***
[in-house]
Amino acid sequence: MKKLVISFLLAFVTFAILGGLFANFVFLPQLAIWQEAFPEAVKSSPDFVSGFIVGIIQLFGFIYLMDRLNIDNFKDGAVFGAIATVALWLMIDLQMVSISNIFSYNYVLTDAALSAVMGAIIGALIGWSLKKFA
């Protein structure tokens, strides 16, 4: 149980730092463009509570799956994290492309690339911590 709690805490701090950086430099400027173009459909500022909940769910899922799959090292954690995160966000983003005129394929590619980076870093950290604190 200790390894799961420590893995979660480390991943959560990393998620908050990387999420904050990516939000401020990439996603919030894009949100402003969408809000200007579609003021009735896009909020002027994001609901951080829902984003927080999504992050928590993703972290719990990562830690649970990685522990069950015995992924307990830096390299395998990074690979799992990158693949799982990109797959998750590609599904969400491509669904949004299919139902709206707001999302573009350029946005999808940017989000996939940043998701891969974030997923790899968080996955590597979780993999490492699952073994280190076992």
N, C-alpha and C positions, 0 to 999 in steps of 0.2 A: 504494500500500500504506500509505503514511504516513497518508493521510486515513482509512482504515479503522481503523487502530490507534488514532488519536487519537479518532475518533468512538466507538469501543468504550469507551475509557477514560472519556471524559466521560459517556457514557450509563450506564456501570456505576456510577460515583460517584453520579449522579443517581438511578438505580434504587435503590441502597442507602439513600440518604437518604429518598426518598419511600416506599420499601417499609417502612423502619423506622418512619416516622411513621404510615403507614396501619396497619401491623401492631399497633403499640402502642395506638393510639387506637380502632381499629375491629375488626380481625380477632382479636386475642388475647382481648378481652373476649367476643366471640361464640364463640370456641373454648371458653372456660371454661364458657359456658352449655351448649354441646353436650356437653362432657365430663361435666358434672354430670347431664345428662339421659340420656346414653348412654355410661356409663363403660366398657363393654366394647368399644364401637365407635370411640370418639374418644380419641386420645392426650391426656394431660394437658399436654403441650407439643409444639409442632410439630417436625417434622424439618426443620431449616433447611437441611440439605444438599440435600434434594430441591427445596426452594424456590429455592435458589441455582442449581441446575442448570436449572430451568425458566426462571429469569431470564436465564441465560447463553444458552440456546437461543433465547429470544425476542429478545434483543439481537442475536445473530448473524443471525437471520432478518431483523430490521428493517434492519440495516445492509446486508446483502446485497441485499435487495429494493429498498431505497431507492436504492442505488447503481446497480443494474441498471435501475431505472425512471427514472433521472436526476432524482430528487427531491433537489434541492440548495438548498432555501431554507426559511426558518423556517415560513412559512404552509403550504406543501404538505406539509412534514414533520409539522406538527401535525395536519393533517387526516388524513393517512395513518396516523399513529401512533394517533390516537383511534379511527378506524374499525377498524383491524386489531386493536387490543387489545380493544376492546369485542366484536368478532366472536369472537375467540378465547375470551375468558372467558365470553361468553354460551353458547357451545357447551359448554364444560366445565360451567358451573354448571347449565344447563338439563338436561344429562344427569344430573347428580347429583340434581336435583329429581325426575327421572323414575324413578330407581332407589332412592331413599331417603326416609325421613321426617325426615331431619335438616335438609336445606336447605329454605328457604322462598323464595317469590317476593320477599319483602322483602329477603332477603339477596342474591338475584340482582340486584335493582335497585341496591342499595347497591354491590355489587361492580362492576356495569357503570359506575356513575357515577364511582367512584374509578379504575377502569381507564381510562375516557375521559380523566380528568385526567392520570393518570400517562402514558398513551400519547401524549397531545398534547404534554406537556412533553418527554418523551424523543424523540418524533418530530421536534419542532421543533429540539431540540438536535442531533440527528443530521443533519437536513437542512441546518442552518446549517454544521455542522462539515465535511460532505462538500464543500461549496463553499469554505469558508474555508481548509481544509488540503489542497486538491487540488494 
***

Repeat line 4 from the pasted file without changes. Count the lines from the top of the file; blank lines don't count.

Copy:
N, C-alpha and C positions, 0 to 999 in steps of 0.2 A: 504494500500500500504506500509505503514511504516513497518508493521510486515513482509512482504515479503522481503523487502530490507534488514532488519536487519537479518532475518533468512538466507538469501543468504550469507551475509557477514560472519556471524559466521560459517556457514557450509563450506564456501570456505576456510577460515583460517584453520579449522579443517581438511578438505580434504587435503590441502597442507602439513600440518604437518604429518598426518598419511600416506599420499601417499609417502612423502619423506622418512619416516622411513621404510615403507614396501619396497619401491623401492631399497633403499640402502642395506638393510639387506637380502632381499629375491629375488626380481625380477632382479636386475642388475647382481648378481652373476649367476643366471640361464640364463640370456641373454648371458653372456660371454661364458657359456658352449655351448649354441646353436650356437653362432657365430663361435666358434672354430670347431664345428662339421659340420656346414653348412654355410661356409663363403660366398657363393654366394647368399644364401637365407635370411640370418639374418644380419641386420645392426650391426656394431660394437658399436654403441650407439643409444639409442632410439630417436625417434622424439618426443620431449616433447611437441611440439605444438599440435600434434594430441591427445596426452594424456590429455592435458589441455582442449581441446575442448570436449572430451568425458566426462571429469569431470564436465564441465560447463553444458552440456546437461543433465547429470544425476542429478545434483543439481537442475536445473530448473524443471525437471520432478518431483523430490521428493517434492519440495516445492509446486508446483502446485497441485499435487495429494493429498498431505497431507492436504492442505488447503481446497480443494474441498471435501475431505472425512471427514472433521472436526476432524482430528487427531491433537489434541492440548495438548498432555501431554507426559511426558518423556517415560513412559512404552509403550504406543501404538505406539509412534514414533520409539522406538527401535525395536519393533517387526516388524513393517512395513518396516523399513529401512533394517533390516537383511534379511527378506524374499525377498524383491524386489531386493536387490543387489545380493544376492546369485542366484536368478532366472536369472537375467540378465547375470551375468558372467558365470553361468553354460551353458547357451545357447551359448554364444560366445565360451567358451573354448571347449565344447563338439563338436561344429562344427569344430573347428580347429583340434581336435583329429581325426575327421572323414575324413578330407581332407589332412592331413599331417603326416609325421613321426617325426615331431619335438616335438609336445606336447605329454605328457604322462598323464595317469590317476593320477599319483602322483602329477603332477603339477596342474591338475584340482582340486584335493582335497585341496591342499595347497591354491590355489587361492580362492576356495569357503570359506575356513575357515577364511582367512584374509578379504575377502569381507564381510562375516557375521559380523566380528568385526567392520570393518570400517562402514558398513551400519547401524549397531545398534547404534554406537556412533553418527554418523551424523543424523540418524533418530530421536534419542532421543533429540539431540540438536535442531533440527528443530521443533519437536513437542512441546518442552518446549517454544521455542522462539515465535511460532505462538500464543500461549496463553499469554505469558508474555508481548509481544509488540503489542497486538491487540488494 